My youngest son got a great big helium balloon yesterday. He was thrilled with it - an unexpected gift celebrating our Children's Ministry reaching their $5,000 goal to begin drilling a well to serve a community in Honduras. But his enthusiasm was short-lived.
He told his mom, "You know, I have to tell you I'm feeling a little bit jealous." 'Why is that?' "Well, I like my balloon, but my sister got a whole batch of like five balloons. So I don't feel so good about my one balloon."
I called him over and shared I've felt that way before, and I was proud of him for verbalizing his feelings so well. But then I reminded him that his balloon was awesome regardless of what his sister had, and that the children in the village who would be getting a well have never seen a balloon. Not one, much less a big helium one. They drink water that isn't as clean as what we have in our toilet. The point - if we compare what we have to what other people have, we're setting ourselves up for disappointment. We need to be thankful for what we do have, regardless of what we wish we had.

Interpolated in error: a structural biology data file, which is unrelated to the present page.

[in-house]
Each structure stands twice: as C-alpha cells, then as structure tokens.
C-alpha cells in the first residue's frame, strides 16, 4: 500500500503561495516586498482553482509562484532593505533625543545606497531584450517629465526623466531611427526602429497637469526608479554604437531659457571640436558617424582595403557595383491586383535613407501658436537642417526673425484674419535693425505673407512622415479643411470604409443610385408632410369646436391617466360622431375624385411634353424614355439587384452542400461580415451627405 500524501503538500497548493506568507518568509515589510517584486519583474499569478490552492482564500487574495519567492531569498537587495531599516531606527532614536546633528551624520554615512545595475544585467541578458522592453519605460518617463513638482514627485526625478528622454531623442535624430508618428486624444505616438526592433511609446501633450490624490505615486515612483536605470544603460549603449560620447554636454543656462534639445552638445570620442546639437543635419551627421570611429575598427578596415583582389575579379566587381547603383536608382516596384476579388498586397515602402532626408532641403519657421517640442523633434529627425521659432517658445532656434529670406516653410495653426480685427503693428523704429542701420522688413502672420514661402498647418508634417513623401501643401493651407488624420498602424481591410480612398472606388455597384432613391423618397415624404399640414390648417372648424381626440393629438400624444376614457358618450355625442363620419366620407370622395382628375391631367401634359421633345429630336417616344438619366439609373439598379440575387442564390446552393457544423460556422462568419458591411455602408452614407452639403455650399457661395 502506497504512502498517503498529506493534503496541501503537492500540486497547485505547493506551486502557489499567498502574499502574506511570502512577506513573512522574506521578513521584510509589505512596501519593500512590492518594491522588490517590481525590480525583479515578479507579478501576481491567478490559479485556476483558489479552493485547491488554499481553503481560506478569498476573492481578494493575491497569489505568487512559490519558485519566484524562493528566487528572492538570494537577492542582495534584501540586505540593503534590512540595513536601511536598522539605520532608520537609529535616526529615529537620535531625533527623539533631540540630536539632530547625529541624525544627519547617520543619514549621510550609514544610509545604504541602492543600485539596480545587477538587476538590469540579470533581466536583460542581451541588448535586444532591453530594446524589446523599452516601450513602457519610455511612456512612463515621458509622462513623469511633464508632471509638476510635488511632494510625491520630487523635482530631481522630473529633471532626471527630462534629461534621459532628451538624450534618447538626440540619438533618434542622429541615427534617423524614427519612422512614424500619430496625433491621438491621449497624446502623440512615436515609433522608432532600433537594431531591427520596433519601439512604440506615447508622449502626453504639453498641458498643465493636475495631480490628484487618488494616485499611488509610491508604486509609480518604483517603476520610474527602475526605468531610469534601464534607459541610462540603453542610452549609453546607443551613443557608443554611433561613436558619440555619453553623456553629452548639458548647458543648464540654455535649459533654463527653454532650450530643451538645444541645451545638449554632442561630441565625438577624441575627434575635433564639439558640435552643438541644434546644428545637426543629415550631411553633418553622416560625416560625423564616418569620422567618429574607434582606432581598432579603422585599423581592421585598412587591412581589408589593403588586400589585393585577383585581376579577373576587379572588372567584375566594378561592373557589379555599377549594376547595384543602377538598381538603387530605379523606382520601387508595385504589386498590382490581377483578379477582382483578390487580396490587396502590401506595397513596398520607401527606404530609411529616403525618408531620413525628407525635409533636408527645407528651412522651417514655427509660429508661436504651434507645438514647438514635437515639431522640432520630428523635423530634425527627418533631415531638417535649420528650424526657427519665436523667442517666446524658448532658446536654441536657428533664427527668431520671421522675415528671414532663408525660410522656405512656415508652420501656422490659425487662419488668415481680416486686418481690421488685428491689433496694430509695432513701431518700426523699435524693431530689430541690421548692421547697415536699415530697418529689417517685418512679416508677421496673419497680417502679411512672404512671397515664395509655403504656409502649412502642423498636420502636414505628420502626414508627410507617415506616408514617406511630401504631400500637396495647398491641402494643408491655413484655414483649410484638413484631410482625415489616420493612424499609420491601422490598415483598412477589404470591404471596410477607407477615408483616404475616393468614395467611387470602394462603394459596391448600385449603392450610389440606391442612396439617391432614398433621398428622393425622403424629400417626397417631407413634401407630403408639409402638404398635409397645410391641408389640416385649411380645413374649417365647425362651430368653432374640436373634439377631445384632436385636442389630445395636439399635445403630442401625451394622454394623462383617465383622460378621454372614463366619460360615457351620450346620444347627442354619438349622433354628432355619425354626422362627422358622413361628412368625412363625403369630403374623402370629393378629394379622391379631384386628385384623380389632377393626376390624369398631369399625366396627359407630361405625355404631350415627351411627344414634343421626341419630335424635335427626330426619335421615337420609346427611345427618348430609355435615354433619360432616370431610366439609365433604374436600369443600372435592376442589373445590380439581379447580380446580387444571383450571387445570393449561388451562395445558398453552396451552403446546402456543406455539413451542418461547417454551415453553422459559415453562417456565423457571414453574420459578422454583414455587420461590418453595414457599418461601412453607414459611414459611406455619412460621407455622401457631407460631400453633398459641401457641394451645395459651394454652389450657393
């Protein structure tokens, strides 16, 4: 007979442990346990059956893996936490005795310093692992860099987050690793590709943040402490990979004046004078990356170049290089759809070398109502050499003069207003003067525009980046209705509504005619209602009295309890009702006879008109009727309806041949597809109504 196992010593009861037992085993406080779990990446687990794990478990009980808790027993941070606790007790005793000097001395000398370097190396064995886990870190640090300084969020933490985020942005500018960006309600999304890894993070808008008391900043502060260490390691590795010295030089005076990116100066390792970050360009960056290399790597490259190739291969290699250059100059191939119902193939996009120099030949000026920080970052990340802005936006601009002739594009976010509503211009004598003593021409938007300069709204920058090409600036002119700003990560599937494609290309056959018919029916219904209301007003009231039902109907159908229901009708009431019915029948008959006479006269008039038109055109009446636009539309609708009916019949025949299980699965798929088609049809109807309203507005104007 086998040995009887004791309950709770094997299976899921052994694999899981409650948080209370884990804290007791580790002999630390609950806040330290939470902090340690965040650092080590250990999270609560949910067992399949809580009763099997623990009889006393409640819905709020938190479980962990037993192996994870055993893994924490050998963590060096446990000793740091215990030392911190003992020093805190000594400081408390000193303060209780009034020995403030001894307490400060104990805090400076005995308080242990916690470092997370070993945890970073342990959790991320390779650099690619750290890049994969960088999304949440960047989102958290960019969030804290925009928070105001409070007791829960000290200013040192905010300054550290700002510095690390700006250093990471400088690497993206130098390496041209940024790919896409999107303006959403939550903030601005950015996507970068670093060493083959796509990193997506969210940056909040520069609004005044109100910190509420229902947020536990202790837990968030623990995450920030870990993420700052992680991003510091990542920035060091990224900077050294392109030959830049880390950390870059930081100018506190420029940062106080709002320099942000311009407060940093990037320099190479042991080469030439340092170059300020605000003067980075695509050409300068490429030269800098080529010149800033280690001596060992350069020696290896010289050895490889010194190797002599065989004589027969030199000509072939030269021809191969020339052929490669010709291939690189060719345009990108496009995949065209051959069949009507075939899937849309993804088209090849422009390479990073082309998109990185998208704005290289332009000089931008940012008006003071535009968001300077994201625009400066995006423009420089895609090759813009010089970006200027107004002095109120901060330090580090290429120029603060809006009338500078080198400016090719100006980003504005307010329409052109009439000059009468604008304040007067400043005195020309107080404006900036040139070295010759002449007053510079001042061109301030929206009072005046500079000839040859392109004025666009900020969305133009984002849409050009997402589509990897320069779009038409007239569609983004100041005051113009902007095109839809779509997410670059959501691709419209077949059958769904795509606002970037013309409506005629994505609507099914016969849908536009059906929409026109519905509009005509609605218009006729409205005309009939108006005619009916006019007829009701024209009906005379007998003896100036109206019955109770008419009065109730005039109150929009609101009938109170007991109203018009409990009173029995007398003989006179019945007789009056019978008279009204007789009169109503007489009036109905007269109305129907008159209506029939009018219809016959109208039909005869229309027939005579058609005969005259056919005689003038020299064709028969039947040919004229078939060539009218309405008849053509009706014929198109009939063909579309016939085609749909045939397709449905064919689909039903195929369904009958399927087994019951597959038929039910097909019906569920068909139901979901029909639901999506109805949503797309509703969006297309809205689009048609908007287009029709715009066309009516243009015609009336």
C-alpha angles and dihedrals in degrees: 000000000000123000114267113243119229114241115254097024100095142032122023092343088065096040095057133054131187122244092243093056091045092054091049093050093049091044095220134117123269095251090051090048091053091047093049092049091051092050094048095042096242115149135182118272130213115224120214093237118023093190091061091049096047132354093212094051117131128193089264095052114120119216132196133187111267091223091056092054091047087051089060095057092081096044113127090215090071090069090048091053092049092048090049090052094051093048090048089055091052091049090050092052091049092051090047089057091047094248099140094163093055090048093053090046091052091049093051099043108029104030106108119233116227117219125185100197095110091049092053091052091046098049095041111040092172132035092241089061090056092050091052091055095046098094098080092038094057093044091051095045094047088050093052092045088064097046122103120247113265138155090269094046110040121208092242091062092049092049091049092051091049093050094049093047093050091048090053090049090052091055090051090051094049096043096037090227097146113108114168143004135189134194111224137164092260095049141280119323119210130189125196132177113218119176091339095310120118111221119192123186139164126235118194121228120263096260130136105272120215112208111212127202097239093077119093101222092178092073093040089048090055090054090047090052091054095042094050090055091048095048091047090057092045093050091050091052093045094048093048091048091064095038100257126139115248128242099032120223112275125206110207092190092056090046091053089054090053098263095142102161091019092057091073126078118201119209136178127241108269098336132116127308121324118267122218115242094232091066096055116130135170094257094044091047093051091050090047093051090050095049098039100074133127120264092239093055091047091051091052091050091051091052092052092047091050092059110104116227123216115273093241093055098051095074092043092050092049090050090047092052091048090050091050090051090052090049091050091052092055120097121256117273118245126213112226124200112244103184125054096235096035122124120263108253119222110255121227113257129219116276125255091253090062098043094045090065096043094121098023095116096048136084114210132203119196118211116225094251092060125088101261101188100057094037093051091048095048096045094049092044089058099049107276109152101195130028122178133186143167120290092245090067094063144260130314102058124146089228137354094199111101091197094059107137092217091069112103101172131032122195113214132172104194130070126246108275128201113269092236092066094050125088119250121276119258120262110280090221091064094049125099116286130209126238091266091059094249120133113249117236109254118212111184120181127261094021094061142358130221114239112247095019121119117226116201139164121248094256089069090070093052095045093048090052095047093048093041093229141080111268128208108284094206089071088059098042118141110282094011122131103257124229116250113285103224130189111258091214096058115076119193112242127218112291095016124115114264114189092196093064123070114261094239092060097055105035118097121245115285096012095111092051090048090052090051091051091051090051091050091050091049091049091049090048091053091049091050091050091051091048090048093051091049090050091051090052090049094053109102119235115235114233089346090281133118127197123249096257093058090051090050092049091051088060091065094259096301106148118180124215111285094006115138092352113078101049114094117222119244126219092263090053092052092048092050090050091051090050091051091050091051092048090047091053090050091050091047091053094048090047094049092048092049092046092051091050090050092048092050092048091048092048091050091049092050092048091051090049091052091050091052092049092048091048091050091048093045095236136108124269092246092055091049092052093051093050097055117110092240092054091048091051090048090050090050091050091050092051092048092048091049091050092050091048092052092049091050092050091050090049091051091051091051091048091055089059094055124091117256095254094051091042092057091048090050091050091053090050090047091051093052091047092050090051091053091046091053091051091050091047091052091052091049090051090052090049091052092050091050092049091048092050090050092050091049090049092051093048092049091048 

Great timing, as this was exactly the message in our sermon and Children's ministry yesterday. The apostle Paul shares "I know what it is to be in need, and I know what it is to have plenty. I have learned the secret of being content in any and every situation, whether well fed or hungry, whether living in plenty or in want." (Philippians 4:11-12, NIV) Paul's secret for contentment? A spirit of thankfulness, an attitude of rejoicing, in all that we have and are in Christ.
It's easy to think it childish when one of your kids wants five balloons instead of one. But parents, don't we fail to find contentment when we are disgruntled about our house, our old car, our job or co-workers, or spouse? If you're feeling that way, admit it to God, and reflect on the many things you are thankful for.